Many companies were reluctant to make the move from physical servers to VPS options as they feared slow response times, unwieldy resource use and a complicated framework from which to operate. After several years operating in such an environment, however, the tolerance for VPS and virtualized computing solutions has increased as companies have seen the inherent benefits of having their storage and resources managed off-site.
Now, companies are faced with a new and equally frightening prospect – the cloud. Cloud computing is the natural evolution of virtualized systems; take what is useful in a virtualized system and then get rid of the need for the creation and management of virtual servers. Instead of calling on a provider to allot and assign VPS choices, a cloud-based company can simply pick what they need and how much of it and have it delivered right to their virtual door.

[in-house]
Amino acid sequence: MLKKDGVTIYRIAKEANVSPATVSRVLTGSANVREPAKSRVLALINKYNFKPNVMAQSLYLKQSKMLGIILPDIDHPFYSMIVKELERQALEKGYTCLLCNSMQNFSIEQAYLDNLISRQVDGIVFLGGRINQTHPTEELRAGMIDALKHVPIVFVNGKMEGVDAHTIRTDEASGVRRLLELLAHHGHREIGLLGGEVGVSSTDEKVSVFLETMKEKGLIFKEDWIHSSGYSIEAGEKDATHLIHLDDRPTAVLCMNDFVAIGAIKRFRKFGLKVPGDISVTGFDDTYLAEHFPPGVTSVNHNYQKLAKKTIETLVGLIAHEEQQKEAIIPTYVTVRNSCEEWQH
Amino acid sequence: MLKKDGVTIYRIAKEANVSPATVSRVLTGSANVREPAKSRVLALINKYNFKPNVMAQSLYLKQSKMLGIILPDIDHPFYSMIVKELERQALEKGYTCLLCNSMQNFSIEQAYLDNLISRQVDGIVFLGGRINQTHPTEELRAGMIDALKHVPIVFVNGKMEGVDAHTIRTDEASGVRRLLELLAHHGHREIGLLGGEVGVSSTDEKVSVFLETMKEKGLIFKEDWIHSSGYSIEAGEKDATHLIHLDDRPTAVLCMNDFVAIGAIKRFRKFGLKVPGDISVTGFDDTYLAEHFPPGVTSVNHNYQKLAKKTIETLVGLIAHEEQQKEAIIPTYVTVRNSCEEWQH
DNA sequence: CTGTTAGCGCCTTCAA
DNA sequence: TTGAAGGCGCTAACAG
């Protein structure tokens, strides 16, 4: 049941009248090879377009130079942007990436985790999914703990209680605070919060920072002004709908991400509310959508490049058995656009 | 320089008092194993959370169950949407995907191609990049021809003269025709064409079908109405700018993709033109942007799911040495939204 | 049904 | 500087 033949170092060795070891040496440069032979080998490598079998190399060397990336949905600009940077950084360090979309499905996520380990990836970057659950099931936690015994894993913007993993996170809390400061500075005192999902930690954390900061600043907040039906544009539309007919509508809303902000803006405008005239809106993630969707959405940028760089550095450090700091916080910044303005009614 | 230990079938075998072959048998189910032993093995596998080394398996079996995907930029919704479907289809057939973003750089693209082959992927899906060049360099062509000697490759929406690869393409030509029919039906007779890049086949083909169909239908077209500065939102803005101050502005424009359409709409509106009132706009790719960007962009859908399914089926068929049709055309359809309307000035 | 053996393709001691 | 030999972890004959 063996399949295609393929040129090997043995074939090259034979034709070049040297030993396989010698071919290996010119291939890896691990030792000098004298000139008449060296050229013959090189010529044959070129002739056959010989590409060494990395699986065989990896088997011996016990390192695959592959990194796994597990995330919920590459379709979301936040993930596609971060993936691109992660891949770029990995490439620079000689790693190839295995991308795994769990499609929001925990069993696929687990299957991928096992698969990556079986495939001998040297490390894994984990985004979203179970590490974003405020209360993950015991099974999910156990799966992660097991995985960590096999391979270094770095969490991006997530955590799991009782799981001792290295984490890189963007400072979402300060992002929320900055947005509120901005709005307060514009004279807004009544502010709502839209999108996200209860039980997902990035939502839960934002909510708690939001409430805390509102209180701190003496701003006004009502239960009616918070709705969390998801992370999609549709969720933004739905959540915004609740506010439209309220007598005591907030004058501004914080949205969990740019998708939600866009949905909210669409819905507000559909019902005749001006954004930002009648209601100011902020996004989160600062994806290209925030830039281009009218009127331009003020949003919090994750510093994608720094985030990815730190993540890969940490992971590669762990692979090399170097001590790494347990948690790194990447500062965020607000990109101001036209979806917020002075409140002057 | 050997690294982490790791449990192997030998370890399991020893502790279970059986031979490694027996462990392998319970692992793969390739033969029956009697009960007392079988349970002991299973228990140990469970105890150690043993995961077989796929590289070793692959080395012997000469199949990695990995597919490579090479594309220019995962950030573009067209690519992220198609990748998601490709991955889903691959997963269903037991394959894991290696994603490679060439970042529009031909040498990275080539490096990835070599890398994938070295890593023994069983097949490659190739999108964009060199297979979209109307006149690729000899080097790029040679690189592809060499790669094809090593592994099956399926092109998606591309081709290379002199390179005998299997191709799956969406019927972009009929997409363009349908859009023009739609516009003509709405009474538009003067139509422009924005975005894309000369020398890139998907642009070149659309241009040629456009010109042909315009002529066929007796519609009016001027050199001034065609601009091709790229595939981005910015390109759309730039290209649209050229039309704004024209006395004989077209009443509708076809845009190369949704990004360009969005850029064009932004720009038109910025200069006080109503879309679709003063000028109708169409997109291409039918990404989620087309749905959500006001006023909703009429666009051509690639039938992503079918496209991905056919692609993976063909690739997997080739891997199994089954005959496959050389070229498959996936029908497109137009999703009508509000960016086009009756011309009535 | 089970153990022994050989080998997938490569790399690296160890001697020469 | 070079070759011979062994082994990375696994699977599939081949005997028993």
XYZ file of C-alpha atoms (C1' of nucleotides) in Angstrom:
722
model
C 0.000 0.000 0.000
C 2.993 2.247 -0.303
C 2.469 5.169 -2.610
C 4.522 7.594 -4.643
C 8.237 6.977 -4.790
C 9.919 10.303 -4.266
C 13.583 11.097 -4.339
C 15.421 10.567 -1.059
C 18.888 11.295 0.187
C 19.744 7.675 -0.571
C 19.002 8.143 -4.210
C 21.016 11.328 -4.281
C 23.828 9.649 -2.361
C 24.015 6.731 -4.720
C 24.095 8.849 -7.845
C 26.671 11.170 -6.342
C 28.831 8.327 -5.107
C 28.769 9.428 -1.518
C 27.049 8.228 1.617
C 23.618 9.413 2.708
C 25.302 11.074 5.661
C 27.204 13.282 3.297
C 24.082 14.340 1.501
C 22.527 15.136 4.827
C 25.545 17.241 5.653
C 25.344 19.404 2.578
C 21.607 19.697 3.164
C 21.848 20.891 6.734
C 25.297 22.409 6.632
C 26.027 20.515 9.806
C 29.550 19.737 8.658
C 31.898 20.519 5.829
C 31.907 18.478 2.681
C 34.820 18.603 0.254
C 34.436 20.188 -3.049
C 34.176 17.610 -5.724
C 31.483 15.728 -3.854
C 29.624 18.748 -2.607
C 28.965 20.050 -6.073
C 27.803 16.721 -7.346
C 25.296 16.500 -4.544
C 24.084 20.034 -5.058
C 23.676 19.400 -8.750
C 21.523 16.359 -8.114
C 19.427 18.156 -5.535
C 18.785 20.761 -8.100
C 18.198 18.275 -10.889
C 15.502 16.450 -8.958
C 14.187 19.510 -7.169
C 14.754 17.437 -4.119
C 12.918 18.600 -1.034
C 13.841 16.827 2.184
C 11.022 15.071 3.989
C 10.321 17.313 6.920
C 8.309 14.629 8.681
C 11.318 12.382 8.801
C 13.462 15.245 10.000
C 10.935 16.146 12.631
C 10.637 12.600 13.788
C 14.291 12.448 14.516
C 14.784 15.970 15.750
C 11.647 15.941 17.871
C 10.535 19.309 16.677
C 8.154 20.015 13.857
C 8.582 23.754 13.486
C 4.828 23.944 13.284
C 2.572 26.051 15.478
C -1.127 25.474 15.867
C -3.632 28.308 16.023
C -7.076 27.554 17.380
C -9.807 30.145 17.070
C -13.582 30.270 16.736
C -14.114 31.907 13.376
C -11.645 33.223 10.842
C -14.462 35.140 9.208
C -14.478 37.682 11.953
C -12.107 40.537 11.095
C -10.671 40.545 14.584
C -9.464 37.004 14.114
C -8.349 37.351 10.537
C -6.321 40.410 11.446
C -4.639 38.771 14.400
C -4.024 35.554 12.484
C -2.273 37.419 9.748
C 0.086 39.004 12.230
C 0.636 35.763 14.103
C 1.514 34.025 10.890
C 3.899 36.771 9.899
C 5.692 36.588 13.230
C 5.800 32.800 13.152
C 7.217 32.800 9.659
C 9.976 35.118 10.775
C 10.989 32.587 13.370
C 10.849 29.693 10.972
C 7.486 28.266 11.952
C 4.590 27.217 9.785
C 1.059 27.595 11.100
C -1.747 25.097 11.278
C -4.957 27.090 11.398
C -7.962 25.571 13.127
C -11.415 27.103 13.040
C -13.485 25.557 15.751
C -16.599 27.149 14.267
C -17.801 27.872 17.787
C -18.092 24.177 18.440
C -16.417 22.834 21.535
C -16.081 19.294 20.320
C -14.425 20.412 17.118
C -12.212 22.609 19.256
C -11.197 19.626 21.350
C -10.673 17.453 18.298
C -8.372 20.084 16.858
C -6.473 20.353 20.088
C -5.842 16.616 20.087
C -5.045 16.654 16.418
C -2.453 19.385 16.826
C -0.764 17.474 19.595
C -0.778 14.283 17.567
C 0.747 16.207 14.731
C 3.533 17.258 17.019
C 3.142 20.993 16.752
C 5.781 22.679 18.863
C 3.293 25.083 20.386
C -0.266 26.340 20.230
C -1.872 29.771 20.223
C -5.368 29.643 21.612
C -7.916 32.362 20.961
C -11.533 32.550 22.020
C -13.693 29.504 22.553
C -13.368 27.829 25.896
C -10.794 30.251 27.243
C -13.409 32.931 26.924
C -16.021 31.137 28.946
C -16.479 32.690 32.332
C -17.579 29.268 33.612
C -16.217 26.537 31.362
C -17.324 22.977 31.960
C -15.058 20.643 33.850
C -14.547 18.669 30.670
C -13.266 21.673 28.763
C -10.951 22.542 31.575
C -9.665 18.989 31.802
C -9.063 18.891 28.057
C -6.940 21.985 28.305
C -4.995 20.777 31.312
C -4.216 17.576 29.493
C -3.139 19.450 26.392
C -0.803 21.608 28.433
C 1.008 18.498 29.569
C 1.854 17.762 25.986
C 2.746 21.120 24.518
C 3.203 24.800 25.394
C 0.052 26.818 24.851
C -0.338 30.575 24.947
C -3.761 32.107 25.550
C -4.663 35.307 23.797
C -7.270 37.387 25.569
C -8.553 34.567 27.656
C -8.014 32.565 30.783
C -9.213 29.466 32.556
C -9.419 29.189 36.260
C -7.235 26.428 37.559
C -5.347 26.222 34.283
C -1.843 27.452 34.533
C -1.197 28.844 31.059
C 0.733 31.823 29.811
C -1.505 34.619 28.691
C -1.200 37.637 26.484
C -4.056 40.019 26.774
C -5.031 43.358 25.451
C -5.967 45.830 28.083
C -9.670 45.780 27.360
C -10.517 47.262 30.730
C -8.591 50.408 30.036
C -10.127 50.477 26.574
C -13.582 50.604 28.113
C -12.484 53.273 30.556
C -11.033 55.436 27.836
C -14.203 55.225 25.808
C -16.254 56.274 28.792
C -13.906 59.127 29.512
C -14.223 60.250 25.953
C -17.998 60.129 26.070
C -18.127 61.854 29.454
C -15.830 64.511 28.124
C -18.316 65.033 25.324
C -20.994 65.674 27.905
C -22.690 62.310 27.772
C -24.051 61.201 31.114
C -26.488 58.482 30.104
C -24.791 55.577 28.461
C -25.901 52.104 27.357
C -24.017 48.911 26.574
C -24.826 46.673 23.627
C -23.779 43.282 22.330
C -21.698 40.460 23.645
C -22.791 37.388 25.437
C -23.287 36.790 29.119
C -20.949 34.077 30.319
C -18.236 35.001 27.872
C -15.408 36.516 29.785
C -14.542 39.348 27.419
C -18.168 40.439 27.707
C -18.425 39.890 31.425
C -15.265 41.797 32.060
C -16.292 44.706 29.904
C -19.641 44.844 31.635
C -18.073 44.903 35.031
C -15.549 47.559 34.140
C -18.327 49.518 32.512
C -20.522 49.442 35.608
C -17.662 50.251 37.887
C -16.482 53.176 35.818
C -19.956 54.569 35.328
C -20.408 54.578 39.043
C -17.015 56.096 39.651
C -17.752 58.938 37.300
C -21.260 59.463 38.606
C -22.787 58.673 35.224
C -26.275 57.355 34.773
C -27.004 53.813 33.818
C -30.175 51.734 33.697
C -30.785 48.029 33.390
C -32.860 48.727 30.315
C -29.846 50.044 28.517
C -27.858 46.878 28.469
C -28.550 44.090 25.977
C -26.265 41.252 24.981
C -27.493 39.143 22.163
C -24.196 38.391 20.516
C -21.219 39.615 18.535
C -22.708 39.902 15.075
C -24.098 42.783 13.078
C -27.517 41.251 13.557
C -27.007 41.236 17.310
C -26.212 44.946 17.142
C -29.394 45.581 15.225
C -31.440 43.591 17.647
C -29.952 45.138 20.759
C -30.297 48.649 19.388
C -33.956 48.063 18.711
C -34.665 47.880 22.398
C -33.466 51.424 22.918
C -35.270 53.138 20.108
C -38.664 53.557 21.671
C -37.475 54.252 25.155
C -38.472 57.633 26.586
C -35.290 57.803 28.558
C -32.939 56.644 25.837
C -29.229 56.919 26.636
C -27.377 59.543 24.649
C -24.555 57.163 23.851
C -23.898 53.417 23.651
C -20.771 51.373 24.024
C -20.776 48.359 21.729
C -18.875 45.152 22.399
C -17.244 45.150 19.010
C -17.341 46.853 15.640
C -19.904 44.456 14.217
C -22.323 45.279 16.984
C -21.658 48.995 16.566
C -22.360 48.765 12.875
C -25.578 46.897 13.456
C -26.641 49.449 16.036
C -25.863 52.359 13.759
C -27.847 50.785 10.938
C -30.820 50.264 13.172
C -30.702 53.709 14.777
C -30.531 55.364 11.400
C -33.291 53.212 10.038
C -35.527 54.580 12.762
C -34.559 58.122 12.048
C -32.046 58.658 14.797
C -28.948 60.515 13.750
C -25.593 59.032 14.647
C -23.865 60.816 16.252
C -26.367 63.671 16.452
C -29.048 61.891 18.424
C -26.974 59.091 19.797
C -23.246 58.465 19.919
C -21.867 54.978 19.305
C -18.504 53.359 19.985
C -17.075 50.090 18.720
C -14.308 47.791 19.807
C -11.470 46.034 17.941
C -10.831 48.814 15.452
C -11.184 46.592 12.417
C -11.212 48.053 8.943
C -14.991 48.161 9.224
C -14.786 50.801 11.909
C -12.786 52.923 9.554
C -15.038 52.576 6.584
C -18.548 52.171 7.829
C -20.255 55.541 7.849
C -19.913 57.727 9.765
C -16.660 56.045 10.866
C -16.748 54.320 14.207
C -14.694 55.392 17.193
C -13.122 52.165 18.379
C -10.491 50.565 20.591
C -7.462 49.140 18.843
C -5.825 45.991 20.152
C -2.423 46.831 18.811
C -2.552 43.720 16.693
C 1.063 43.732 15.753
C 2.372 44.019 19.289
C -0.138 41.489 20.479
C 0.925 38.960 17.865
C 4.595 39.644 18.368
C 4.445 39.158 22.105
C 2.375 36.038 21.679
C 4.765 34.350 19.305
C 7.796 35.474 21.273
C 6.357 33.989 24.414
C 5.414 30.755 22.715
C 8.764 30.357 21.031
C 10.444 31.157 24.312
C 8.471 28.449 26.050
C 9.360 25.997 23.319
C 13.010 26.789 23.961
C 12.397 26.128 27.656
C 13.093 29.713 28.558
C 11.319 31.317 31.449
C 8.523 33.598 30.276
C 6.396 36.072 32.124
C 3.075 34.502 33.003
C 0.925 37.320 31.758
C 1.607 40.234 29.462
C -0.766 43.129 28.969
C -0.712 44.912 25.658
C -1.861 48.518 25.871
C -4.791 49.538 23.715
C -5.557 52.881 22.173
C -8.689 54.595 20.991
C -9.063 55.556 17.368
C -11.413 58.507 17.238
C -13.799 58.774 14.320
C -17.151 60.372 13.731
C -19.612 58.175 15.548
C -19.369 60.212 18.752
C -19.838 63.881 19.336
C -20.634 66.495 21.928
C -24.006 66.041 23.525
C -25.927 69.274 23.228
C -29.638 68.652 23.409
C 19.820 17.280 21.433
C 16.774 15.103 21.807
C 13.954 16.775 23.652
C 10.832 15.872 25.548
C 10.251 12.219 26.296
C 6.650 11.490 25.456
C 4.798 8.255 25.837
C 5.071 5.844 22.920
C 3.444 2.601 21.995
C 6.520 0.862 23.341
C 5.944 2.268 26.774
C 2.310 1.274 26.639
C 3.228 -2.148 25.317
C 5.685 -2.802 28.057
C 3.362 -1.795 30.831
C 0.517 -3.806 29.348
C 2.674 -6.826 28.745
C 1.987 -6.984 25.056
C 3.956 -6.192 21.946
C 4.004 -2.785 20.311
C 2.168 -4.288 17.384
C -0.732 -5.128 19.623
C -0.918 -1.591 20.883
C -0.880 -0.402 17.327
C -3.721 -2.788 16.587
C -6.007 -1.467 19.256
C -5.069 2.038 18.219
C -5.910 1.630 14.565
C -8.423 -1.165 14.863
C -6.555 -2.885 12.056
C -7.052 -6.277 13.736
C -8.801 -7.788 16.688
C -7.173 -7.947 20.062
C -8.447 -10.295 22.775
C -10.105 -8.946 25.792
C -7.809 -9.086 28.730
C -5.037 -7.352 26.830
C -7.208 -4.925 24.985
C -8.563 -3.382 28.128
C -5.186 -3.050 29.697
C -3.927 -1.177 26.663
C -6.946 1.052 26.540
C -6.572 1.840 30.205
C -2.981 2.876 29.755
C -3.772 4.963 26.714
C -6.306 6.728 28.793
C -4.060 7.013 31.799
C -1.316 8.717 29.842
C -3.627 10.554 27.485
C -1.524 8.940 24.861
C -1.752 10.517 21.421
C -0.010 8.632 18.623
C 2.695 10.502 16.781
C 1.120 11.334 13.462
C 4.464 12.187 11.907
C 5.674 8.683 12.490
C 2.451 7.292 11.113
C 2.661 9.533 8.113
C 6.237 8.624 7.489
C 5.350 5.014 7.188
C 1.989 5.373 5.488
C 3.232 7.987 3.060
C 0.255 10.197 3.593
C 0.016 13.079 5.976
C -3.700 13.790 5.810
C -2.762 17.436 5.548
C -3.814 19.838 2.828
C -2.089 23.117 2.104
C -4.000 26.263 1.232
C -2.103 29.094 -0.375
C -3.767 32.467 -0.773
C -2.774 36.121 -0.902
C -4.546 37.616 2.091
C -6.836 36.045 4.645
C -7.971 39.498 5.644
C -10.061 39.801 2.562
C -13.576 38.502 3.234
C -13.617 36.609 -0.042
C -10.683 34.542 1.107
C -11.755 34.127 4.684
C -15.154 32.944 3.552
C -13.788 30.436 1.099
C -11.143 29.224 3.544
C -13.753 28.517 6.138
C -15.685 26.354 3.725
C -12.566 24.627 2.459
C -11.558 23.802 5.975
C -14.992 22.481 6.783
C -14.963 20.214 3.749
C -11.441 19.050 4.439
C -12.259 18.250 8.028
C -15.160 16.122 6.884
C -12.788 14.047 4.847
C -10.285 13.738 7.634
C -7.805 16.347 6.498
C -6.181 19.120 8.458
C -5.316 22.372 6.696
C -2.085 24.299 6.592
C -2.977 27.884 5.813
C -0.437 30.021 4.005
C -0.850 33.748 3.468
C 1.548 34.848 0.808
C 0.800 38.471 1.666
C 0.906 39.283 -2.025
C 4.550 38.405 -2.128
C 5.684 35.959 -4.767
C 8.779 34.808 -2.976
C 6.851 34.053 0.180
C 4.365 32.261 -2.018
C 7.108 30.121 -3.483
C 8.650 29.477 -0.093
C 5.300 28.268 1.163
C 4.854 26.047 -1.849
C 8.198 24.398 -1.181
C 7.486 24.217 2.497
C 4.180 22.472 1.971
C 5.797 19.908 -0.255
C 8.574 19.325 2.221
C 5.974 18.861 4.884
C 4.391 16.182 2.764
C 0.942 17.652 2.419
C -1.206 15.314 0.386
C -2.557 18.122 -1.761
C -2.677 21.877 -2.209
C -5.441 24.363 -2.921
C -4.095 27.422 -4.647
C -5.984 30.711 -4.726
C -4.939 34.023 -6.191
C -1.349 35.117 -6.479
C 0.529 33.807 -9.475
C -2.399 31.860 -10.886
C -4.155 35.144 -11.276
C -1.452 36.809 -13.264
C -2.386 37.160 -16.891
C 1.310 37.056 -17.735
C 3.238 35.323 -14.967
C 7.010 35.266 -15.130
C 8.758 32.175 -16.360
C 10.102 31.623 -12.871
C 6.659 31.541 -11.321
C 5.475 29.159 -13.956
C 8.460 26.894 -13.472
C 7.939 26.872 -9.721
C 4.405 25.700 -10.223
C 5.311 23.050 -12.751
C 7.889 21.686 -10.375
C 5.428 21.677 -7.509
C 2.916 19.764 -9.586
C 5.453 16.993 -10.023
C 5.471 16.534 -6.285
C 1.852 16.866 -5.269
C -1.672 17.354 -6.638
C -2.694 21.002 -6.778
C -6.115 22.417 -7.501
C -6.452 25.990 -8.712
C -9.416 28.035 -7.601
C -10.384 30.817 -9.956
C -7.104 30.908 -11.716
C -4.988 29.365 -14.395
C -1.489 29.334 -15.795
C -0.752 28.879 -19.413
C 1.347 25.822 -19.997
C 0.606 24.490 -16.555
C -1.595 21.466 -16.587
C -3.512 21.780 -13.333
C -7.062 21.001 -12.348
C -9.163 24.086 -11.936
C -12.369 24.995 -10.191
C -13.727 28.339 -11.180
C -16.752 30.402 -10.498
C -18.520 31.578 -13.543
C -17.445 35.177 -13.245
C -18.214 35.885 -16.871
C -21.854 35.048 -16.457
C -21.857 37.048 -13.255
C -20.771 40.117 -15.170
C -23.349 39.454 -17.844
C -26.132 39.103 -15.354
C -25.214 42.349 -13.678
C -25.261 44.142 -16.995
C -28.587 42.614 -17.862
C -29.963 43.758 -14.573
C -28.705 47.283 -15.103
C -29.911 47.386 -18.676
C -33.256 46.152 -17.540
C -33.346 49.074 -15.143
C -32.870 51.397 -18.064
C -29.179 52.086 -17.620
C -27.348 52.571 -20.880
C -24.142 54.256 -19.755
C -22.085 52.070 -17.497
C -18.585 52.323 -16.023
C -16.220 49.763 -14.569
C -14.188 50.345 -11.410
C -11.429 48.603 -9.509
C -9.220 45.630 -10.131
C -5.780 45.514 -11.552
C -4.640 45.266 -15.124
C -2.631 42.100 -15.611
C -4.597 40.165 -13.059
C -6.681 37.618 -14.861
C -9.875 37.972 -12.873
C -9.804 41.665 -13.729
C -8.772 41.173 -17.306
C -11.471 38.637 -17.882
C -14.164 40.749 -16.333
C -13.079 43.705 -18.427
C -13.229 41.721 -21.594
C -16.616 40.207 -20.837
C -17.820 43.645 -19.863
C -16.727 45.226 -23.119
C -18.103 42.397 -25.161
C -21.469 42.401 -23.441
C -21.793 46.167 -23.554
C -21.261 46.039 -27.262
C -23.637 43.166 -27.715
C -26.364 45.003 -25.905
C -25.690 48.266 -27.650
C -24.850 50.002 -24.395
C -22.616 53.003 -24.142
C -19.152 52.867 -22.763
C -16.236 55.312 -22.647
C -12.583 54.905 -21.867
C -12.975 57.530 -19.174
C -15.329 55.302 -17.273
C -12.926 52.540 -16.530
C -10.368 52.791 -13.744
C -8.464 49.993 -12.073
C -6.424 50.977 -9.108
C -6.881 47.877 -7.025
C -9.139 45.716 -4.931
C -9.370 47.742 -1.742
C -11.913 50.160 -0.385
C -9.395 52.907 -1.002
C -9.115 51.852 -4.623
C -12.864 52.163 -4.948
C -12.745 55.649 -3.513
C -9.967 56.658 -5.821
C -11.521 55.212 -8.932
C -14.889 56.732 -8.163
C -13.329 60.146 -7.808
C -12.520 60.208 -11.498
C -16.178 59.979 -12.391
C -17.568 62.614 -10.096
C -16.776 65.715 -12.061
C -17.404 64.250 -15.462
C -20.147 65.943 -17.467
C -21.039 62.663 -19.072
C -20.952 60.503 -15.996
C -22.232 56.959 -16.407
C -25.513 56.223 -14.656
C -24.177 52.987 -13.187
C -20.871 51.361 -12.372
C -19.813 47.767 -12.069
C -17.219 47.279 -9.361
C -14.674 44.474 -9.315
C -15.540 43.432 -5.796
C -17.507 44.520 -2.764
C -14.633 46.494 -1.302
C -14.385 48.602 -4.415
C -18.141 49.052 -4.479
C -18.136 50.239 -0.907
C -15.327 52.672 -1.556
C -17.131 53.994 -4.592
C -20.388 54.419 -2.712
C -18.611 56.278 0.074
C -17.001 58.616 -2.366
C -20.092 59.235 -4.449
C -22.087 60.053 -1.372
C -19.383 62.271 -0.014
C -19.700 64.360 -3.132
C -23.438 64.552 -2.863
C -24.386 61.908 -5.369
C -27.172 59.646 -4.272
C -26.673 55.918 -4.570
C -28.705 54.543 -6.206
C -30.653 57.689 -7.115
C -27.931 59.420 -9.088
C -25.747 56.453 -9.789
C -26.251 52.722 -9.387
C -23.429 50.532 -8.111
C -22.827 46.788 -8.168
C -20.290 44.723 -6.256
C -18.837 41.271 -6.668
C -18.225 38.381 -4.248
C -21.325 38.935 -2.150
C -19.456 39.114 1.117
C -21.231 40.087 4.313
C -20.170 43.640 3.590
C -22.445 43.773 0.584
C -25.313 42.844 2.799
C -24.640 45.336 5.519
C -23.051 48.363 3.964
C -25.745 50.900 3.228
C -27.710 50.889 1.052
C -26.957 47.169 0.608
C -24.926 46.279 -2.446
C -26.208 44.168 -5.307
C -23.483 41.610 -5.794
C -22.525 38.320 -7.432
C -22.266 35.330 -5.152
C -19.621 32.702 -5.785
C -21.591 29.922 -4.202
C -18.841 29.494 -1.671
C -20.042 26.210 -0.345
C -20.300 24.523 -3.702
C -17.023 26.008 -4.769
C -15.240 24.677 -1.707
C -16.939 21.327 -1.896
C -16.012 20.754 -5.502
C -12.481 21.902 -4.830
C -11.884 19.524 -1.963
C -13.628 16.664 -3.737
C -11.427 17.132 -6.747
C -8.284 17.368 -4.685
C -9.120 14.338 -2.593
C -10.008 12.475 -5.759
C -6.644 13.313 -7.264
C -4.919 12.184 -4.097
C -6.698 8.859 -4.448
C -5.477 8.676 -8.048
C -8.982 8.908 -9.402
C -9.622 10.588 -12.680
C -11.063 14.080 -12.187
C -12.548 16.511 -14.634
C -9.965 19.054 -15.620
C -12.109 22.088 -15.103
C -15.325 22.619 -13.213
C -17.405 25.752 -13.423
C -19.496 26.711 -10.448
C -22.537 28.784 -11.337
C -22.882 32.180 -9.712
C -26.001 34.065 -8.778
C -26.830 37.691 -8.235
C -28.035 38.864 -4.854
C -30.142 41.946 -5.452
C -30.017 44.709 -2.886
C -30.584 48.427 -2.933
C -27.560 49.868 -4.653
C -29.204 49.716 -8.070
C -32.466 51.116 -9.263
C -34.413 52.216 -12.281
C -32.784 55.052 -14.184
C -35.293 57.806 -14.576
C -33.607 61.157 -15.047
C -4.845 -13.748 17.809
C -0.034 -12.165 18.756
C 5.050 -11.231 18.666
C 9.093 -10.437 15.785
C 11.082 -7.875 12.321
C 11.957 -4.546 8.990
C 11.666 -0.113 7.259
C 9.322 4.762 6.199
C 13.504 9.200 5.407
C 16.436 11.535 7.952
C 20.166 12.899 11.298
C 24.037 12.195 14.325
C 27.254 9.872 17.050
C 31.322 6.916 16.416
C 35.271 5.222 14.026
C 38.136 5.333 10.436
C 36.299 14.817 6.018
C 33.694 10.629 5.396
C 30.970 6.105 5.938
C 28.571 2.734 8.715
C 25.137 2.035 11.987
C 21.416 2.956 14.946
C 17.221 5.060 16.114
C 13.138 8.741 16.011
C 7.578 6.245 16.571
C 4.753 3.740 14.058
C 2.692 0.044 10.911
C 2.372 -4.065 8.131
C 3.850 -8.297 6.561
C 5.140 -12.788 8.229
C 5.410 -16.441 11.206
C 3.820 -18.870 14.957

Of course, this prospect is frightening to many businesses, and rightfully so. The cloud includes a level of risk that is not present in a virtualized server, especially when it comes to public cloud options. A great way for a company to get their feet wet without risking too much is to begin with a private cloud hosting option and work their way up from there. From behind their own private database walls, a company can see and understand how a cloud system works without issues about security, permissions, and access.
Once the cloud has proven its usefulness and a business has a better handle on the cloud/virtual environment relationship, a movement to a public cloud and greater functionality may be a viable choice. Though the cloud represents a significant shift in functionality, its ultimate use is as a tool built on the foundation of familiar virtualized systems.
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